A profound decline in physical activity occurs in puberty. This phenomenon is not well understood. Therefore, the purpose of this study is to examine associations between family/friend social support for physical activity, negative meanings of physical activity (NMPA), and internal /external barriers to physical activity with moderate to vigorous physical activity (MVPA), and sedentary and light behavior (SLB) in youth.
A total of 350 participants from 7 Los Angeles County middle schools participated in the study (62% Latina, 79% females). Hypothesized pathways were examined using structural equation modeling. Psychosocial variables and participation in MVPA and SLB were assessed by self-reported questionnaires.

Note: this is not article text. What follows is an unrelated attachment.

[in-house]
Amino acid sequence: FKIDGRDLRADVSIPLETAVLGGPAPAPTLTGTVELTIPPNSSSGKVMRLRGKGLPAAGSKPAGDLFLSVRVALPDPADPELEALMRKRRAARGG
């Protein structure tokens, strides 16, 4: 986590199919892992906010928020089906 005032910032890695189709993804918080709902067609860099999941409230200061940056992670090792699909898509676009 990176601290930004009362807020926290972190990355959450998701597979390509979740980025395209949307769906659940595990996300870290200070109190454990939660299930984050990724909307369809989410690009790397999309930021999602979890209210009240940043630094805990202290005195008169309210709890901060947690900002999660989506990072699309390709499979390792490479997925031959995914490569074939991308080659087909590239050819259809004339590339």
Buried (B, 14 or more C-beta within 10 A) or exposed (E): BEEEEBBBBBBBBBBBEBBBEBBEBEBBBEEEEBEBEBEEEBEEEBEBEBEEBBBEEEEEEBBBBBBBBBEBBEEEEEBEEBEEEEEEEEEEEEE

NMPA were related to lower levels of family/friend social support and greater internal/external barriers. Family social support was the only significant indicator of MVPA (β = 0.79). Low family social support was related to higher SLB (β = −0.25).
Family social support seems crucial to promote MVPA and reduce SLB in adolescents and might be influenced by child’s feelings about physical activity. Future research should consider the interrelationship between psychosocial correlates of physical activity.
The authors are with the Dept of Preventive Medicine, University of Southern California, Alhambra, CA.